Research by Mr. Bunzo Komine published by Mr. Kenji Miyazaki states that aircraft 3904 through 4103 had the same exhaust system and cowl flaps as on the Model 22. This is partially corroborated by two wrecks researched by Mr. Stan Gajda and Mr. L. G. Halls, production number 4007 and 4043, respectively. (The upper cowling was slightly redesigned from that of the Model 22.) An early production A6M5 Zero with non separated exhaust, with an A6M3 Model 22 in the background. A new exhaust system provided an increment of thrust by aiming the stacks aft and distributing them around the forward fuselage. The new exhaust system required 'notched' cowl flaps and heat shields just aft of the stacks. (Note, however, that the handling manual translation states that the new style of exhaust commenced with number 3904. Whether this is correct, indicates retrofitting intentions, refers to the prototype but not to all subsequent planes, or is in error is not clear.) From production number 4274, the wing fuel tanks received carbon dioxide fire extinguishers. From number 4354, the radio became the Model 3, aerial Mark 1, and at that point it is said the antenna mast was shortened slightly. Through production number 4550, the lowest exhaust stacks were approximately the same length as those immediately above them. This caused hot exhaust to burn the forward edge of the landing gear doors and heat the tires. Therefore, from number 4551 Mitsubishi began to install shorter bottom stacks. Nakajima manufactured the Model 52 at its Koizumi plant in Gunma Prefecture. The A6M5 had a maximum speed of 565 km/h (351 mph)) at 6,000 m (20,000 ft) and reached that altitude in 7:01 minutes.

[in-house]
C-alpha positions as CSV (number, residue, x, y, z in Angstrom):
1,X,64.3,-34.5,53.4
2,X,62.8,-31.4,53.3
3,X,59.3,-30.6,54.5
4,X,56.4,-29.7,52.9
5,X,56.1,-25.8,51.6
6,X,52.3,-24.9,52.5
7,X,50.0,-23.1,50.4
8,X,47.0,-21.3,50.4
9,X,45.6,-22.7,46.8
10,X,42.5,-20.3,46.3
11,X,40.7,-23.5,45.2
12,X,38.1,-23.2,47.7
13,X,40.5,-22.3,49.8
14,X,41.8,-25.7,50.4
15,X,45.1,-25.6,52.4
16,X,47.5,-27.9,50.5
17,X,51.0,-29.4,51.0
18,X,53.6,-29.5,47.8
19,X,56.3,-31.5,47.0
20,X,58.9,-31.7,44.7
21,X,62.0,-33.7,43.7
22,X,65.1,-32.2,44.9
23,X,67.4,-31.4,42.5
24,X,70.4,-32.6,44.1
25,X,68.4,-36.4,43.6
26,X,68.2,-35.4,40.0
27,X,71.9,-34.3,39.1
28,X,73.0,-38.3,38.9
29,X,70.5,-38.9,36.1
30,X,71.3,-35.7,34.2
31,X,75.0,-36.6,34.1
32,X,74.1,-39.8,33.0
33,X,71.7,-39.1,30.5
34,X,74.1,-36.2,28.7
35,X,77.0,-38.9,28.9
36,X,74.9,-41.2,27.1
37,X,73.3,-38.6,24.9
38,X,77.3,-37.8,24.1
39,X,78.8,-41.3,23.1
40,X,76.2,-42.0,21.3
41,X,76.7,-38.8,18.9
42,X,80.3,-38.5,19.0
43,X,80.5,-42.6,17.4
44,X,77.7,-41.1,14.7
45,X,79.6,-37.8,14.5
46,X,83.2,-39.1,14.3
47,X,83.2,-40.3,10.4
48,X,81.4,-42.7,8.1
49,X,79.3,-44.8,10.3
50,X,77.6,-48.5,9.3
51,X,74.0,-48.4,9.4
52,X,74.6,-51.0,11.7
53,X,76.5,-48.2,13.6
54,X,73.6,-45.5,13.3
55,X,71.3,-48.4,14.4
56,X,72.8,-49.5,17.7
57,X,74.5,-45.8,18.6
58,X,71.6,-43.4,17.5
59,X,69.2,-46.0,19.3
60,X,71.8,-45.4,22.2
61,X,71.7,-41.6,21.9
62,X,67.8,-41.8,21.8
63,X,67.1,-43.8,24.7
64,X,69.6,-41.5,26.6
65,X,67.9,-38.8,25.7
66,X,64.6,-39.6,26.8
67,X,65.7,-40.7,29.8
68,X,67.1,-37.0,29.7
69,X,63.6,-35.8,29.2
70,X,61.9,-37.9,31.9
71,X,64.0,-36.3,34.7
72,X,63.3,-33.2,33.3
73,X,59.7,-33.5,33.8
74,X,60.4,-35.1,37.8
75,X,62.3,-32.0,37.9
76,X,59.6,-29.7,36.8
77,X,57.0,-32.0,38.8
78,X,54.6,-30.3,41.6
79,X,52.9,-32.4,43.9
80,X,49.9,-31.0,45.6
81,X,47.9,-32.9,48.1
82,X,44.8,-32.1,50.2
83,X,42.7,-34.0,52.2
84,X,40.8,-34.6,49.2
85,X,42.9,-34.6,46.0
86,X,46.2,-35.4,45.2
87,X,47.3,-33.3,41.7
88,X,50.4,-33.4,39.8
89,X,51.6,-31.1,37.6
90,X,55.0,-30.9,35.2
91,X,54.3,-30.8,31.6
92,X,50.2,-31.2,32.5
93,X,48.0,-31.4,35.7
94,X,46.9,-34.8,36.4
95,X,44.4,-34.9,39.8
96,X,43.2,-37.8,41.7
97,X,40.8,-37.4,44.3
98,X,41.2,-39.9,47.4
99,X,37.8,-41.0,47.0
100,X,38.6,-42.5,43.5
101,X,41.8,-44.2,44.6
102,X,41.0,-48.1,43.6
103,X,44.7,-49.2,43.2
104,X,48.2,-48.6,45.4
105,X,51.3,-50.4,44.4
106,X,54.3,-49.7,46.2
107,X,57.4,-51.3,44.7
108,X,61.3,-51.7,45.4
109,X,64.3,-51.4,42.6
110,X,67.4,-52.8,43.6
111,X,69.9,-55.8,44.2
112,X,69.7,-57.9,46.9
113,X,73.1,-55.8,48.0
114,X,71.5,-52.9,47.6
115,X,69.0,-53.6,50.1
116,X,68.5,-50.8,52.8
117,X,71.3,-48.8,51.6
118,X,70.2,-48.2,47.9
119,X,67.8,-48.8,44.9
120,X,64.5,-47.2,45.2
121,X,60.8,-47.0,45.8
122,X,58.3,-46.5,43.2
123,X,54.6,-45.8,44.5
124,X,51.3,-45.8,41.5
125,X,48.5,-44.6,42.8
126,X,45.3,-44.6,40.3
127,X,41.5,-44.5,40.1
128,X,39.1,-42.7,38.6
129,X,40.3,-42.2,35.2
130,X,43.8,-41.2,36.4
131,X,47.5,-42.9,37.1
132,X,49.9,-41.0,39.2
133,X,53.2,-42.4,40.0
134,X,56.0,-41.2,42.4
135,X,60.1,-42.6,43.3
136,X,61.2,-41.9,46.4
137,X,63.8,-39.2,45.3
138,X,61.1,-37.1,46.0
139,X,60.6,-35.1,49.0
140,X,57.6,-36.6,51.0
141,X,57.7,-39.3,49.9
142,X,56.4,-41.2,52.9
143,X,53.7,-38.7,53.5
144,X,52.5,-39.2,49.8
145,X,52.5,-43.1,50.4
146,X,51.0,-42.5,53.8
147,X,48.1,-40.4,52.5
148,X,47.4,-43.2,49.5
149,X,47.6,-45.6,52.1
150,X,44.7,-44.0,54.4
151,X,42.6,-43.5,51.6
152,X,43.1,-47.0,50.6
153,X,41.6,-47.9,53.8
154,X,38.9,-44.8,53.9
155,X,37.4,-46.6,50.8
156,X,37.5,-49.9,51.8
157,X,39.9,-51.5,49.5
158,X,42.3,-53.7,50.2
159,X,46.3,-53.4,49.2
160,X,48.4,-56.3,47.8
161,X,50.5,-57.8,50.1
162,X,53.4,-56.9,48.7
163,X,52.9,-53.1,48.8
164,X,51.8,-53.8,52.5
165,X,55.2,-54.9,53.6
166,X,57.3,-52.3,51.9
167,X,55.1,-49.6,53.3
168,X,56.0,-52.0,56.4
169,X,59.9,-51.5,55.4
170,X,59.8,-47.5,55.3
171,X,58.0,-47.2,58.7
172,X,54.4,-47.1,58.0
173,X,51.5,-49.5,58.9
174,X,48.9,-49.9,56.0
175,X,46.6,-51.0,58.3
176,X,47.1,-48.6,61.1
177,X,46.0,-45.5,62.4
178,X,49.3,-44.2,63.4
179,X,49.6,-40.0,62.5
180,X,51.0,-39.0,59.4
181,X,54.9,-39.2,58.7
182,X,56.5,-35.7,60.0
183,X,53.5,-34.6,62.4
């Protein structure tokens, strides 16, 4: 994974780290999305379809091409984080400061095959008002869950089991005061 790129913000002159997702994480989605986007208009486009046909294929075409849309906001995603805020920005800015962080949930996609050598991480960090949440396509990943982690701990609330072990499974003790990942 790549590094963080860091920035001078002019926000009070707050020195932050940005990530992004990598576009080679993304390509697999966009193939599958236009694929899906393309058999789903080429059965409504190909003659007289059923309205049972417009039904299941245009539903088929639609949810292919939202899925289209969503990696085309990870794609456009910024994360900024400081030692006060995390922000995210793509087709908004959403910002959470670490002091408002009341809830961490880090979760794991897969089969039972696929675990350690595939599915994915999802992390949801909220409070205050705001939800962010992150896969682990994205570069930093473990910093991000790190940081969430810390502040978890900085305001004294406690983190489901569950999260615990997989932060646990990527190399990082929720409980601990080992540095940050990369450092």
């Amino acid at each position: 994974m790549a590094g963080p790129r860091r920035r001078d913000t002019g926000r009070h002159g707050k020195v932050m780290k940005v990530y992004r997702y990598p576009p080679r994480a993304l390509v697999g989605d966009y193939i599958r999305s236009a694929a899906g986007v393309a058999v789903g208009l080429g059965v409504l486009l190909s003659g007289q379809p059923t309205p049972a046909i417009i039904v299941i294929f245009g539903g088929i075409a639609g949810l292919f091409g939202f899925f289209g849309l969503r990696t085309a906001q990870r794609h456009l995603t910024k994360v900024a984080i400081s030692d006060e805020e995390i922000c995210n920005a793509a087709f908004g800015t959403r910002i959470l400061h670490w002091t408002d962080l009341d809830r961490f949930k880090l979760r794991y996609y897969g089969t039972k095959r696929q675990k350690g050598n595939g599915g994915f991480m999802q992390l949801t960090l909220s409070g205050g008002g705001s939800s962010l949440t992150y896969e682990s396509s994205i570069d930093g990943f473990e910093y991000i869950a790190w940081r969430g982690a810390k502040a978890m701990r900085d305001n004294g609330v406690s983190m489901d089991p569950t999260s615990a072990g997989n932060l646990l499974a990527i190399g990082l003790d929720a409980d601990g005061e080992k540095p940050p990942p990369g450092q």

Subsequent variants included:
A6M5a, Model 52甲 (Kō, a) - Starting at Mitsubishi number 4651, an armament change substituted the belt-fed Type 99-2 Mark 4 cannon, with 125 rounds per gun, in place of the drum-fed Type 99-2 Mark 3 cannon that carried 100 rounds per gun. Hence, the bulge in the underside of the wing for each cannon's ammunition drum was deleted and the ejection port for spent cartridge cases was moved. Thicker wing skinning was installed to permit higher diving speeds. A6M5b, Model 52乙 (Otsu, b) - Armament change: The 7.7 mm (.303 in) Type 97 gun (750 m/s muzzle velocity and 600 m/1,970 ft range) in the right forward fuselage was replaced by a 13.2 mm Type 3 Browning-derived gun (790 m/s muzzle velocity and 900 m/2,950 ft range, with a rate of fire of 800 rounds per minute) with 240 rounds. The larger weapon required an enlarged opening, creating a distinctive asymmetric appearance to the top of the cowling, and a revised gas outlet near the windscreen. In addition, each wing cannon received a fairing at the wing leading edge. A plate of armored glass 45 mm thick was fitted to the windscreen. A larger propeller spinner was fitted, suggesting a change to the propeller. The type of ventral drop tank was changed, it now had fins and was suspended on a slanted pipe. The first of this variant was completed in April 1944 and it was produced until October 1944.
A6M5c, Model 52丙 (Hei, c) - Armament change: One 13.2 mm (.51 in) Type 3 machine gun was added in each wing outboard of the cannon, and the 7.7 mm gun on the left side of the cowl was deleted. Four racks for rockets or small bombs were installed outboard of the 13 mm gun in each wing. Engine change: Some sources state that the hei had a Sakae 31 engine In addition, a 55 mm thick piece of armored glass was installed at the headrest and a plate of armor was installed behind the seat. The mounting of the central 300L drop tank changed to a four-post design. Wing skin was thickened further. The first of this variant was completed in September 1944. Because of the gain in weight, this variant was used mainly for intercepting B-29s and special attack.